But Barrow was a transport town long before the submarines. In the mid-nineteenth century, Barrow became a centre for steel-making, as iron ore mined in the nearby Lake District was brought to the town by rail.
This device, a prototype Bessemer converter, was made at the Barrow Haematite Ironworks in 1865, and is on show at the Science Museum. Large-scale converters that followed enabled steel to be made in vast quantities.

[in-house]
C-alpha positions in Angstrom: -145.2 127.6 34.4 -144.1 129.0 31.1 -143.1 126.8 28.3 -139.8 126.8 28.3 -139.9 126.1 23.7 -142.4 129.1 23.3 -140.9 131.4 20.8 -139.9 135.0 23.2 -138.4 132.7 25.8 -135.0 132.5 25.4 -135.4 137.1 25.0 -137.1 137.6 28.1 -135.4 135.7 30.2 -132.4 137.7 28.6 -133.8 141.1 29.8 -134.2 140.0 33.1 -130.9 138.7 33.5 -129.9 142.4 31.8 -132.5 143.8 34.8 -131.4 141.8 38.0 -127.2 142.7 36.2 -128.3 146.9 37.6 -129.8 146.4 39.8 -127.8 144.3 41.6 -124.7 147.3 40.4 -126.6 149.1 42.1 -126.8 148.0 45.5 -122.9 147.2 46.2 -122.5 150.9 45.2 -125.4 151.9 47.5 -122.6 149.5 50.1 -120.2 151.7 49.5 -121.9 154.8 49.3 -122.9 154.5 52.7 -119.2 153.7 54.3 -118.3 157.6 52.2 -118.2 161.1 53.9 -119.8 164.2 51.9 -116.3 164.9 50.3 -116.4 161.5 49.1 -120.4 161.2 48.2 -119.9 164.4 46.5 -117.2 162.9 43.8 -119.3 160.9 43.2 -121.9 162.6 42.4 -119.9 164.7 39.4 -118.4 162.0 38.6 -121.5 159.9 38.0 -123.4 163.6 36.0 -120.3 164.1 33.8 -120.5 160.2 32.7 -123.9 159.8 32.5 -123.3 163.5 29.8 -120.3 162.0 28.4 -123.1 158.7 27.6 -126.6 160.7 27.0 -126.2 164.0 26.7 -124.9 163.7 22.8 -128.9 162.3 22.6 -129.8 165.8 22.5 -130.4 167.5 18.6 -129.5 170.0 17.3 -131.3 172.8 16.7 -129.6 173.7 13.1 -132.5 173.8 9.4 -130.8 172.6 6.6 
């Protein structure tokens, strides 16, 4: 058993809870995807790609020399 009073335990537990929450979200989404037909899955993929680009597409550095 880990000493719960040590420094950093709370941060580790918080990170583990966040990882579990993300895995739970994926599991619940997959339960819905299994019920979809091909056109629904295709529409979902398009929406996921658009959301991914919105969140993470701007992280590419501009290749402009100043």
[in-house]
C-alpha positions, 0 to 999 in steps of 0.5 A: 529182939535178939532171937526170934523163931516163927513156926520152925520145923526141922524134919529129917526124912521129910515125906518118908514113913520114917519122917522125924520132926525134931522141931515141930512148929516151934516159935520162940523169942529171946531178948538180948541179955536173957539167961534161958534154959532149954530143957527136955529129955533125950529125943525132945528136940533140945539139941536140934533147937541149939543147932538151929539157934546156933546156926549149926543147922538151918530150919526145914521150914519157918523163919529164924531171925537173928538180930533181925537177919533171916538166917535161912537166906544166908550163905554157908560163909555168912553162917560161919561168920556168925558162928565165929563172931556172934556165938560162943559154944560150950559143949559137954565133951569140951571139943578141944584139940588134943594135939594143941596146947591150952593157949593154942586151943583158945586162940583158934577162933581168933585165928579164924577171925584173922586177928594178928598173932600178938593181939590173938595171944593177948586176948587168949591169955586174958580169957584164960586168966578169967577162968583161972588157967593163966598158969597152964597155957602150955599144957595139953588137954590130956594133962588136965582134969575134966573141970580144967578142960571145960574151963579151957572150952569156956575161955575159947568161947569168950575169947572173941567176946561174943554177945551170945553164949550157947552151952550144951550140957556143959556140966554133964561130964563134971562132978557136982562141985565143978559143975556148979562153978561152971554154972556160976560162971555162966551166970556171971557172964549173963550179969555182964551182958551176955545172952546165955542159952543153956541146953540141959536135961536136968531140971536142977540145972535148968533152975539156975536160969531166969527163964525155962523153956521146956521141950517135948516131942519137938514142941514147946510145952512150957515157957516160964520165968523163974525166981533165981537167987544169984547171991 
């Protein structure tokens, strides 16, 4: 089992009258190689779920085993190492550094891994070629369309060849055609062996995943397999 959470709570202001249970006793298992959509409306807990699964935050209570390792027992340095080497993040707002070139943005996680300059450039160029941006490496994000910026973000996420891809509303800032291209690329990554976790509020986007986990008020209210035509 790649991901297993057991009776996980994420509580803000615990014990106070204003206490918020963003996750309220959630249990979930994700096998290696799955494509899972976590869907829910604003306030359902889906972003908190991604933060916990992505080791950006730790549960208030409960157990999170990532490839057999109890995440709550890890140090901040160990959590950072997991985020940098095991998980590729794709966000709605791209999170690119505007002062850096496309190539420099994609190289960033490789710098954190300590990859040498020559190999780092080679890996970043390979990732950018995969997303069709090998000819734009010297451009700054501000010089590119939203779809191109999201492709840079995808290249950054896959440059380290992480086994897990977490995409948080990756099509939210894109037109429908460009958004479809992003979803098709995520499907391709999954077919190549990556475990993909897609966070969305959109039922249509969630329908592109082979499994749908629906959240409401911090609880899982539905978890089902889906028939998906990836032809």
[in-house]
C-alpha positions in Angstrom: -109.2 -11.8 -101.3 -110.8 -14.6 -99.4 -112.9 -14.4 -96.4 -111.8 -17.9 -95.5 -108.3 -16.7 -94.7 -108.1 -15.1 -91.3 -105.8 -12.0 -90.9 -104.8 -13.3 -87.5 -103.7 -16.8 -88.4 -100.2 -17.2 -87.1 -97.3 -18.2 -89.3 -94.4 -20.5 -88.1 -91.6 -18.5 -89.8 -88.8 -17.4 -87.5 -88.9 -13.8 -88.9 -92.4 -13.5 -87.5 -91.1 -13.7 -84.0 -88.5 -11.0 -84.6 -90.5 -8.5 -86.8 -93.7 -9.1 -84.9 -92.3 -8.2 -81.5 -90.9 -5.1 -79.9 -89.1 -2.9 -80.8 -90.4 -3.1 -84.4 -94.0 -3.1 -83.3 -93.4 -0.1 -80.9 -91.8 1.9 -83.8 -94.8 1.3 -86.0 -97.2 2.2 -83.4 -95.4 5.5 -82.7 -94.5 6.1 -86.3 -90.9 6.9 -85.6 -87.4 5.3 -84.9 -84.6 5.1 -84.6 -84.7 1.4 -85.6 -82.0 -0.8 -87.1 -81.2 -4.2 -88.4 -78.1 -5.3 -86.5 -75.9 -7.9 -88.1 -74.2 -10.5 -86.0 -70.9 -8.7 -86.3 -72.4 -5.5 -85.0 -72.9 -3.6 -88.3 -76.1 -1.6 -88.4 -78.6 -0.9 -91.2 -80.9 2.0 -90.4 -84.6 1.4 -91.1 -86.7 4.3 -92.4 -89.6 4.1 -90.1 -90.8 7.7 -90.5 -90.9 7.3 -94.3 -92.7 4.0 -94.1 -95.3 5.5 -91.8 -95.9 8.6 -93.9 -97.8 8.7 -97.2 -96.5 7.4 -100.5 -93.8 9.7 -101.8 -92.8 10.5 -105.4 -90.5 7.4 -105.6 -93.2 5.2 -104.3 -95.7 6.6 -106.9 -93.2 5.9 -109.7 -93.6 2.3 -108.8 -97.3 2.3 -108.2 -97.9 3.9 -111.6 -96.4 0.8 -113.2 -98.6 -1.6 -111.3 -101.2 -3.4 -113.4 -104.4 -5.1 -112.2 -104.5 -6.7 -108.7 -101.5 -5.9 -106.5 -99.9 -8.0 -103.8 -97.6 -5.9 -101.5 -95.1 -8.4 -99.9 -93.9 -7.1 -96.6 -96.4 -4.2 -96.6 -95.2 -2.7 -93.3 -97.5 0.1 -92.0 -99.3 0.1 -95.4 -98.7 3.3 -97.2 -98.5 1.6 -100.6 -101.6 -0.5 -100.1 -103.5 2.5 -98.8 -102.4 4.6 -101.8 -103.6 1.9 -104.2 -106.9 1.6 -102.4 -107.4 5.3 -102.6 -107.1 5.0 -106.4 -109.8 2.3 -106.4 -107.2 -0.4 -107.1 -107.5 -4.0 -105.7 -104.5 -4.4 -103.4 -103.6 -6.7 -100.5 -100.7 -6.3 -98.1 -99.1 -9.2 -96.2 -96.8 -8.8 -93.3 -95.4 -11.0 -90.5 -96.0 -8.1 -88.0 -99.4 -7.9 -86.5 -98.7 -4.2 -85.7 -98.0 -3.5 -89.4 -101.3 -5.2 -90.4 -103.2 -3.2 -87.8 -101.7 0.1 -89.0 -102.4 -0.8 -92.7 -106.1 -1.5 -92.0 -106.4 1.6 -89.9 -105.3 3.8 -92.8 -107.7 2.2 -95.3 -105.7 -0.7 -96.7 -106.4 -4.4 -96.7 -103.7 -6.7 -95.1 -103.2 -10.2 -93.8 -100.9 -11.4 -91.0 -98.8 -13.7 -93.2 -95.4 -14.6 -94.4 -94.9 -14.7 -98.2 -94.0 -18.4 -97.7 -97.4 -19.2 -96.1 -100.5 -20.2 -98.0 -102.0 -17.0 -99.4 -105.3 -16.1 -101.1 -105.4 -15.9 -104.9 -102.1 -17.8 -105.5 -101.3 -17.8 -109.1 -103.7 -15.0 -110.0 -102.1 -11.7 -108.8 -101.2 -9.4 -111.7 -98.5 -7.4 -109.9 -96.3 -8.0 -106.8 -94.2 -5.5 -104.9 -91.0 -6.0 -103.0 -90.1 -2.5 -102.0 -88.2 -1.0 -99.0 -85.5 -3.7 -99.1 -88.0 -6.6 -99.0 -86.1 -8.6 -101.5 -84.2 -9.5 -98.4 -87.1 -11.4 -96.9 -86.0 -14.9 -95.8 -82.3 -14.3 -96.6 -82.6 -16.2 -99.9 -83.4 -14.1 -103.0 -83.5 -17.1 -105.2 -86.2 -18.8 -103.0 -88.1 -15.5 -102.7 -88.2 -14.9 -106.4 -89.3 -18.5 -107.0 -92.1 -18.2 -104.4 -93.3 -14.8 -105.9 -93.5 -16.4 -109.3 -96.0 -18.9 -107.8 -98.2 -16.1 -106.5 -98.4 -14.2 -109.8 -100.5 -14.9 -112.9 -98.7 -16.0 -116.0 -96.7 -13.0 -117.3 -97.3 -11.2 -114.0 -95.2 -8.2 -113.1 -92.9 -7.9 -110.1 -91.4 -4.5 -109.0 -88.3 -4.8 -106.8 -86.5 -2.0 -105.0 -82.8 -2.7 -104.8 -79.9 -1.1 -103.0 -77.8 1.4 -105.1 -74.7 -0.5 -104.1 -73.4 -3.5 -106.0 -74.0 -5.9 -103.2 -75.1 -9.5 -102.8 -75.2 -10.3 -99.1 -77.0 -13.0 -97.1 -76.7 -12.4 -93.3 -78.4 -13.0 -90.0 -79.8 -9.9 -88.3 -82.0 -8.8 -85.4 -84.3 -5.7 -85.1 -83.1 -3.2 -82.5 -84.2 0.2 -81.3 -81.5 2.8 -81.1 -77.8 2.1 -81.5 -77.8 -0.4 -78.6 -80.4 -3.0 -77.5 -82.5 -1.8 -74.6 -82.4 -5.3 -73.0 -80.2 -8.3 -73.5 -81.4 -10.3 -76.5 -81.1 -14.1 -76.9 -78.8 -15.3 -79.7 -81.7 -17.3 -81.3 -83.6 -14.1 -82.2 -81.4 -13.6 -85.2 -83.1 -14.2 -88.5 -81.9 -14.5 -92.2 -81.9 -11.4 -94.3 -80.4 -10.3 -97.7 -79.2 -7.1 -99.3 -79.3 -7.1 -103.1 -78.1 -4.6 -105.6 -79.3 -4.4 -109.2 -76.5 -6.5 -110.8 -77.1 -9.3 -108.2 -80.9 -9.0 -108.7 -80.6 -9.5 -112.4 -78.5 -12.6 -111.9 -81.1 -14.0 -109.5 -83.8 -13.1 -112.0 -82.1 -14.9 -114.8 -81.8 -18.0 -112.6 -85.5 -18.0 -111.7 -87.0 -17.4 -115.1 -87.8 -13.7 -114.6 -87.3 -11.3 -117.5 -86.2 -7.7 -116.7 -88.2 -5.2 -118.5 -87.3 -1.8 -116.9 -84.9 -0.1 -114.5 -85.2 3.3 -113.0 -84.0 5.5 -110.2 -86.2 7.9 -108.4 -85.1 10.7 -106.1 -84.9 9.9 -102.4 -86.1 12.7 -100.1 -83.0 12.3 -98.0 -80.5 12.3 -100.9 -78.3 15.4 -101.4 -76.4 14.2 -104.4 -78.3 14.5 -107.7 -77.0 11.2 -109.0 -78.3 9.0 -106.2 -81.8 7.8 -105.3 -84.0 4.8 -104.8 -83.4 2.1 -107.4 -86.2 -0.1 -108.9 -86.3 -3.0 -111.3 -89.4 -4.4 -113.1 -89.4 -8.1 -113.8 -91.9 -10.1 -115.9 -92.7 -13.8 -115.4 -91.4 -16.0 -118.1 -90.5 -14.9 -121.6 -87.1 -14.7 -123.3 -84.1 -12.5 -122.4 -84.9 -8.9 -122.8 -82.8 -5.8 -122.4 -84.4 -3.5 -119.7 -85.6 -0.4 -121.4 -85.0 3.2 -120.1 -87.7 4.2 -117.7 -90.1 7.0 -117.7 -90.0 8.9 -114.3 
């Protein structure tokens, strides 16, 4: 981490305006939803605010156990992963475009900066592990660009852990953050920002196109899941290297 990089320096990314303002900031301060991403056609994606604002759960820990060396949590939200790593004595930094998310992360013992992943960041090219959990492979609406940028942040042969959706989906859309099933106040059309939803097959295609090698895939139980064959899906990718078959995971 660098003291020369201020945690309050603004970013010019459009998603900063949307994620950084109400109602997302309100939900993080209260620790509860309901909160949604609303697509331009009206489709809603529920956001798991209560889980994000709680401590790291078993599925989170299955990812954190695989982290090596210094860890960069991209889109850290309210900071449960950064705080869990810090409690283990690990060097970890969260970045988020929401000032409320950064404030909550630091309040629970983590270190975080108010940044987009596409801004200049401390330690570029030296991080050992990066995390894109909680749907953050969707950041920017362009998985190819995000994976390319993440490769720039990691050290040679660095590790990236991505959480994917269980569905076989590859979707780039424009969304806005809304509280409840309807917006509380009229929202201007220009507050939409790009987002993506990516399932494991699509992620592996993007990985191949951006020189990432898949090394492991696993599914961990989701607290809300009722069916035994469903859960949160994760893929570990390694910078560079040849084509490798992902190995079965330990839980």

This plentiful local steel supply, coupled with Barrow’s sheltered waterside, made the town an ideal place to build ships, and Barrow yards churned out countless vessels before turning towards submarines in 1900.
The railway line that transported the iron ore which enabled this whole industry to thrive was a significant network in its own right.
…paintings in the art collection…
…and delightful archive items.
Today, parts of the Furness Railway are still used by the national rail network, including the line to Barrow. It’s an area with a long and enduring history.